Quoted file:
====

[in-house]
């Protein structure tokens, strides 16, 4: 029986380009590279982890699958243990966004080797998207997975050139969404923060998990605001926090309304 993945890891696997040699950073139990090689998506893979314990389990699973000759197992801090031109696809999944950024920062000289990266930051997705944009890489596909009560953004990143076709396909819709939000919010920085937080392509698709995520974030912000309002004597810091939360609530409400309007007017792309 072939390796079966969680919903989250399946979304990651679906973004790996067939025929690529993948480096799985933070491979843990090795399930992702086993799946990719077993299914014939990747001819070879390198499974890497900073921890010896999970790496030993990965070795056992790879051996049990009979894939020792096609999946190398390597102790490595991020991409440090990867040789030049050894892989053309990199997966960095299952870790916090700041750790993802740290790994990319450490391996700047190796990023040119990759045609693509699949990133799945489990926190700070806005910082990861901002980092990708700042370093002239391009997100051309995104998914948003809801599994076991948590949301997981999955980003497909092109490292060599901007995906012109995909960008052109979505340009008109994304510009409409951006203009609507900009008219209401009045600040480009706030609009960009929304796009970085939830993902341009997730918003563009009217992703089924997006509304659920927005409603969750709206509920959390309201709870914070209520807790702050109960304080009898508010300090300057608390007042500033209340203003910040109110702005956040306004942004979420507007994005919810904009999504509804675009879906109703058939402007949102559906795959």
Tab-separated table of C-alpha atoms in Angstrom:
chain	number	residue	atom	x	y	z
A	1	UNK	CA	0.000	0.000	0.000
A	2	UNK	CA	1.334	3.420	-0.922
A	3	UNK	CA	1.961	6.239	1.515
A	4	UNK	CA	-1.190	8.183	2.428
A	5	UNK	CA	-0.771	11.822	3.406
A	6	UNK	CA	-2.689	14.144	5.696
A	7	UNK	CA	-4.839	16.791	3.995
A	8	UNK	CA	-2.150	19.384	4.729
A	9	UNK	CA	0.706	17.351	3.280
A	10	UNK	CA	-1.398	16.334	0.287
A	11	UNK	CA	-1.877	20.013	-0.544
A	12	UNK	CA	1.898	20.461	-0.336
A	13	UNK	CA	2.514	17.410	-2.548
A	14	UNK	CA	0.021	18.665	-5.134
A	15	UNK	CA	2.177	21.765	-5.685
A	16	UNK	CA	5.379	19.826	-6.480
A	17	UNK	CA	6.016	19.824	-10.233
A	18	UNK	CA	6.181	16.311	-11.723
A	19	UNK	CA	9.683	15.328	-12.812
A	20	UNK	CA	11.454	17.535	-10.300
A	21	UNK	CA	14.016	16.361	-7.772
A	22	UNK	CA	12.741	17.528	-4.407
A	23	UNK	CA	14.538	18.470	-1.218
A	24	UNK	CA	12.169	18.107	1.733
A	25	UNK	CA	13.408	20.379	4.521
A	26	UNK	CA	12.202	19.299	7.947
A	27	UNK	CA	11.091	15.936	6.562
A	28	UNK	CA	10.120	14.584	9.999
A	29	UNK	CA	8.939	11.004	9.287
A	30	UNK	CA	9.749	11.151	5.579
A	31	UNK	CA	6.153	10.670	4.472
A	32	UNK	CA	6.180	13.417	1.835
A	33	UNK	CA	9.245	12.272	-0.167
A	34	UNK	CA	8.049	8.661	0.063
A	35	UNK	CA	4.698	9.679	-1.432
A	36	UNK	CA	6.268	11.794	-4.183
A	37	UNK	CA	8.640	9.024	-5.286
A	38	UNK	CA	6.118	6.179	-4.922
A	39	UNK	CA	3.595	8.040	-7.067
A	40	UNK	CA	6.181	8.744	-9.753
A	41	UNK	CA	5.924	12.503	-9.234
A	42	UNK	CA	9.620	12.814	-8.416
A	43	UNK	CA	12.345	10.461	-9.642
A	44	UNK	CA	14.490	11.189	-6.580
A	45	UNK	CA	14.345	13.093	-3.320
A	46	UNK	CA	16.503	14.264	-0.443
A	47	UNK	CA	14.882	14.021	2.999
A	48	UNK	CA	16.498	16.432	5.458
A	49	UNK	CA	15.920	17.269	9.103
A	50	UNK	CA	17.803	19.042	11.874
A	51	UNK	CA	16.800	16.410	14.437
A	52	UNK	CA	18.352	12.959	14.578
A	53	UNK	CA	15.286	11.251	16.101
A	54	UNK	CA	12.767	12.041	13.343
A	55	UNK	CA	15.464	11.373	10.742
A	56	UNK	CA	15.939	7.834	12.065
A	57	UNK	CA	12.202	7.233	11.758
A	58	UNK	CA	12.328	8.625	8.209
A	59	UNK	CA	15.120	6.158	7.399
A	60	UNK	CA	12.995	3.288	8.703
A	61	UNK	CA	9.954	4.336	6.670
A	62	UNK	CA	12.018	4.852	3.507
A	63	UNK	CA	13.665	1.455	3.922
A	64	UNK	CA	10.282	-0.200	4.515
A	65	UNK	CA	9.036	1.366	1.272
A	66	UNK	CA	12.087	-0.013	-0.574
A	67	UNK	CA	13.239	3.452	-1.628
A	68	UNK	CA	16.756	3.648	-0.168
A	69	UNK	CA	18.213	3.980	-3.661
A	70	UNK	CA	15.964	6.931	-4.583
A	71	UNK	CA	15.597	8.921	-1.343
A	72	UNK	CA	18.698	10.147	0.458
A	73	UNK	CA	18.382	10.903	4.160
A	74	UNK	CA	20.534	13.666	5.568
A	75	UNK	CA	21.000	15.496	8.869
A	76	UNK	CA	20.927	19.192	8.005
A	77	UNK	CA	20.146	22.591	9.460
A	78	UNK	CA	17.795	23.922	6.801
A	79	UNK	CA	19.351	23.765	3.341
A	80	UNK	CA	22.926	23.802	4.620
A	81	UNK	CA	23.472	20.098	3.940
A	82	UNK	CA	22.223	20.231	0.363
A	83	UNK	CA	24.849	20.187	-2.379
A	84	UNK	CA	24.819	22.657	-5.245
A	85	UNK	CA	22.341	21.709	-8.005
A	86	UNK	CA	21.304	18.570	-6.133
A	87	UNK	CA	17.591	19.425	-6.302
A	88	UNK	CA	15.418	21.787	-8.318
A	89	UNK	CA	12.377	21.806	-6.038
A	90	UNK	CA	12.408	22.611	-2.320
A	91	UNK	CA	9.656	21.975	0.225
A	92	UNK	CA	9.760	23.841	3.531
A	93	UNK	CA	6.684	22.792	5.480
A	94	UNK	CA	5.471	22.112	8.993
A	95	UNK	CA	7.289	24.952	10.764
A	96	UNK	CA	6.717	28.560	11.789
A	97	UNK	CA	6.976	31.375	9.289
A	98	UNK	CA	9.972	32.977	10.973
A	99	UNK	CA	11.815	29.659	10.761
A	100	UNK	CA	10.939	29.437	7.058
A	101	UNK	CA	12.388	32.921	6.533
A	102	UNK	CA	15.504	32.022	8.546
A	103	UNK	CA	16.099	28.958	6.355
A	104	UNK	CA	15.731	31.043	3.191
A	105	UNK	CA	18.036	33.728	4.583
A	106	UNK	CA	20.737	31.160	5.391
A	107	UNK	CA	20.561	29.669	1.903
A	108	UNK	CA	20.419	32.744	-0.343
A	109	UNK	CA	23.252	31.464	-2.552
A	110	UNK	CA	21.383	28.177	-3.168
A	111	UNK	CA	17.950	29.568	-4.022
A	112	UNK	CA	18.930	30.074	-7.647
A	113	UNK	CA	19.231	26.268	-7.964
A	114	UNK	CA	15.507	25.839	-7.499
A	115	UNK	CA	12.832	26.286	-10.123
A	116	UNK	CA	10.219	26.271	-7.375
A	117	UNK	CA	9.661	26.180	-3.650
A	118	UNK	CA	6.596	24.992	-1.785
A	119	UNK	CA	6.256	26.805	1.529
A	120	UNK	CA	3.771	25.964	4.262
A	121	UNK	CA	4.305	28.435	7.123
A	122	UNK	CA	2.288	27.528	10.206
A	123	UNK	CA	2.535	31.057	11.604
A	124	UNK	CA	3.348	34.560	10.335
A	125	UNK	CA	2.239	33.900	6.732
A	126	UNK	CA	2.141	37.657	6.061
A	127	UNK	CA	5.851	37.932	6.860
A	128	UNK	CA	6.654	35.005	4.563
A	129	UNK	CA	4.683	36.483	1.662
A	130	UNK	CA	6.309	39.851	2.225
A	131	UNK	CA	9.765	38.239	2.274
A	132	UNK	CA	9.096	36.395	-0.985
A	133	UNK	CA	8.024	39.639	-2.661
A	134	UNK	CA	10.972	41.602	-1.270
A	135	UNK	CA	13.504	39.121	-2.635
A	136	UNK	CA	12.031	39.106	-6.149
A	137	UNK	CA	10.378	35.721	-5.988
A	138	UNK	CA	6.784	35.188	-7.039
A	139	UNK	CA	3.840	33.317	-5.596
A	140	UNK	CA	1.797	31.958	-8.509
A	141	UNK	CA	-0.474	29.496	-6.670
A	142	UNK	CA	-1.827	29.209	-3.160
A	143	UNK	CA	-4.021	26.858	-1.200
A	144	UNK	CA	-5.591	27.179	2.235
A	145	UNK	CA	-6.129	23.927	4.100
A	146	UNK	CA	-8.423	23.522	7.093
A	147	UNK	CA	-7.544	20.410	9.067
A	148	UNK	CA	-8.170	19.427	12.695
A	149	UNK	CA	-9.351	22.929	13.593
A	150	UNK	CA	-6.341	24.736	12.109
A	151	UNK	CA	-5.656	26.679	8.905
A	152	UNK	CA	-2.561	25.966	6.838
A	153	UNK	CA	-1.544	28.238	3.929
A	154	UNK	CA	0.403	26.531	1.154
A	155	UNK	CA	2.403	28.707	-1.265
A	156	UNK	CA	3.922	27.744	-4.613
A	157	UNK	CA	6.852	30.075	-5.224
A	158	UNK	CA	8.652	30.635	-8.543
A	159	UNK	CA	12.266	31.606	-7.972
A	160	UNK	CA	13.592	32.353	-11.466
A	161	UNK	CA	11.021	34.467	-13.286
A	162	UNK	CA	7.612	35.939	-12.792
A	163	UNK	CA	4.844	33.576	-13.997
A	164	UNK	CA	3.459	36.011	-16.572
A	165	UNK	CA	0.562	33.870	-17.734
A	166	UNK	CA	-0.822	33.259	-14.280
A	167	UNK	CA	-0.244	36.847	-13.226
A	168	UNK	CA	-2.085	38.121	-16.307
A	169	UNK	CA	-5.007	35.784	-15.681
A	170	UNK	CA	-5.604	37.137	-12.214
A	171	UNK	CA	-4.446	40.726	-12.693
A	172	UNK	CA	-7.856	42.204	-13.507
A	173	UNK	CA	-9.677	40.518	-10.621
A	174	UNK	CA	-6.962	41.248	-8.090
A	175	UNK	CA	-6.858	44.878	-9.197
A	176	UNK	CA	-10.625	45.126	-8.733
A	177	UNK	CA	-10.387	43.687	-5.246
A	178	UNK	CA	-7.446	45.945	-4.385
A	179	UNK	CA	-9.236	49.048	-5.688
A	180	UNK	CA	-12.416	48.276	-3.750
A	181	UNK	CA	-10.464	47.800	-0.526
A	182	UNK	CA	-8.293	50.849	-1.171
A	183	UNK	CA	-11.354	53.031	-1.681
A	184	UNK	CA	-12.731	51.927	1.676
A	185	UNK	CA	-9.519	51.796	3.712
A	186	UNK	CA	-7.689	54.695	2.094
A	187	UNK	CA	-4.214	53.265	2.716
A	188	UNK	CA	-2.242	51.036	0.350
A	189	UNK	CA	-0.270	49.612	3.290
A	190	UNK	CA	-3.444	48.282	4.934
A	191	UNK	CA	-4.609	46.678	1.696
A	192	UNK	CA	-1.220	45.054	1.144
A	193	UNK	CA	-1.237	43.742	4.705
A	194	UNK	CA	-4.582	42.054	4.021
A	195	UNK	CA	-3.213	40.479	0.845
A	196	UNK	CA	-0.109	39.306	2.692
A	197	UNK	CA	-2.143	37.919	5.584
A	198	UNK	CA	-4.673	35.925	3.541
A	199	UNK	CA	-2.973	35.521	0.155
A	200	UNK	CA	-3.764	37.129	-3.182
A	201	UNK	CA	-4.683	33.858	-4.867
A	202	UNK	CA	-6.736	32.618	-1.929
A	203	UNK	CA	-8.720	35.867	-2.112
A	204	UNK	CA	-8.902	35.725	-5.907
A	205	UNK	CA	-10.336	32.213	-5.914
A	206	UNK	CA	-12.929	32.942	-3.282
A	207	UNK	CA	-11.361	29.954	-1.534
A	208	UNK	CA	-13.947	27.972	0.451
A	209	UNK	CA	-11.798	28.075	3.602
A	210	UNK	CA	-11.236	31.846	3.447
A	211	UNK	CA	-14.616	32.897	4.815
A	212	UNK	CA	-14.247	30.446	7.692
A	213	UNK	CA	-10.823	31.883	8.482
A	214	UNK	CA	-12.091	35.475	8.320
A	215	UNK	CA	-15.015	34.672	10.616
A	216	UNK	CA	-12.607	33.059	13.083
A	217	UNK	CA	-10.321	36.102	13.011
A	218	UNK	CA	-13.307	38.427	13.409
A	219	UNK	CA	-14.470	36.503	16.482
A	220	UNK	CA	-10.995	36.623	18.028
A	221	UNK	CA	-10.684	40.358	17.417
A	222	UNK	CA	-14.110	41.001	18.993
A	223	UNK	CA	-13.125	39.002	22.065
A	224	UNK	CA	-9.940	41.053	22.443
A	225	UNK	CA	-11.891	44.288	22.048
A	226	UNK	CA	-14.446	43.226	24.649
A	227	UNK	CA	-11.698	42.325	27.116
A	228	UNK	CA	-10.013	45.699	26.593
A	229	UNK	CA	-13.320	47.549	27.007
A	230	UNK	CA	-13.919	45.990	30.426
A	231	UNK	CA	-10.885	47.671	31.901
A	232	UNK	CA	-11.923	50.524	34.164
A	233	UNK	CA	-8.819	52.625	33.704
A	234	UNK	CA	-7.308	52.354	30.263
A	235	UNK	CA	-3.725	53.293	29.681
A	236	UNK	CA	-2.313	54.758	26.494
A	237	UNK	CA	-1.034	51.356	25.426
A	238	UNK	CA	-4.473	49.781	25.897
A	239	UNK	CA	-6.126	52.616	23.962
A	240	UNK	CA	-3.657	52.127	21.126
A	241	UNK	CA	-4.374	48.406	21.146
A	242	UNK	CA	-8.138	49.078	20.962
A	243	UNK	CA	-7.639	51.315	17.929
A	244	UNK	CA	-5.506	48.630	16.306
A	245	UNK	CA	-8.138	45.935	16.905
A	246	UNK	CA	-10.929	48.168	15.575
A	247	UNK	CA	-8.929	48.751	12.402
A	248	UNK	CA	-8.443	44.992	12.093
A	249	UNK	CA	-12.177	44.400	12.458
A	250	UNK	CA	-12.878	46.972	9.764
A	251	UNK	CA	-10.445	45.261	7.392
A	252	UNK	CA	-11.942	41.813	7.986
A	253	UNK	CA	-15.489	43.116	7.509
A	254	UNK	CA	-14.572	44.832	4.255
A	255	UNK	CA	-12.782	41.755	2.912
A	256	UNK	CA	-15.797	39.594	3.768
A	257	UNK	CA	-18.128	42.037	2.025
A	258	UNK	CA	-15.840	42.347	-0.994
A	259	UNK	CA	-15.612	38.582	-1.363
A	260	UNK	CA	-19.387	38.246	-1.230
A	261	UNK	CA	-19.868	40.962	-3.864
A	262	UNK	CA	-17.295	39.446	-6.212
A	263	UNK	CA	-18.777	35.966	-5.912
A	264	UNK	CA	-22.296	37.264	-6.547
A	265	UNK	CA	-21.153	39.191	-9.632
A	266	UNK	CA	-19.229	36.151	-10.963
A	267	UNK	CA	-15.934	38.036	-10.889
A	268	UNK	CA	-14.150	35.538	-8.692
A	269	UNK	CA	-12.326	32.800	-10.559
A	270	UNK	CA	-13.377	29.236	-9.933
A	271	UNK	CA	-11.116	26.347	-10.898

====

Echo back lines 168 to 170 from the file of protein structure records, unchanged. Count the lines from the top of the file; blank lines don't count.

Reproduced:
A	164	UNK	CA	3.459	36.011	-16.572
A	165	UNK	CA	0.562	33.870	-17.734
A	166	UNK	CA	-0.822	33.259	-14.280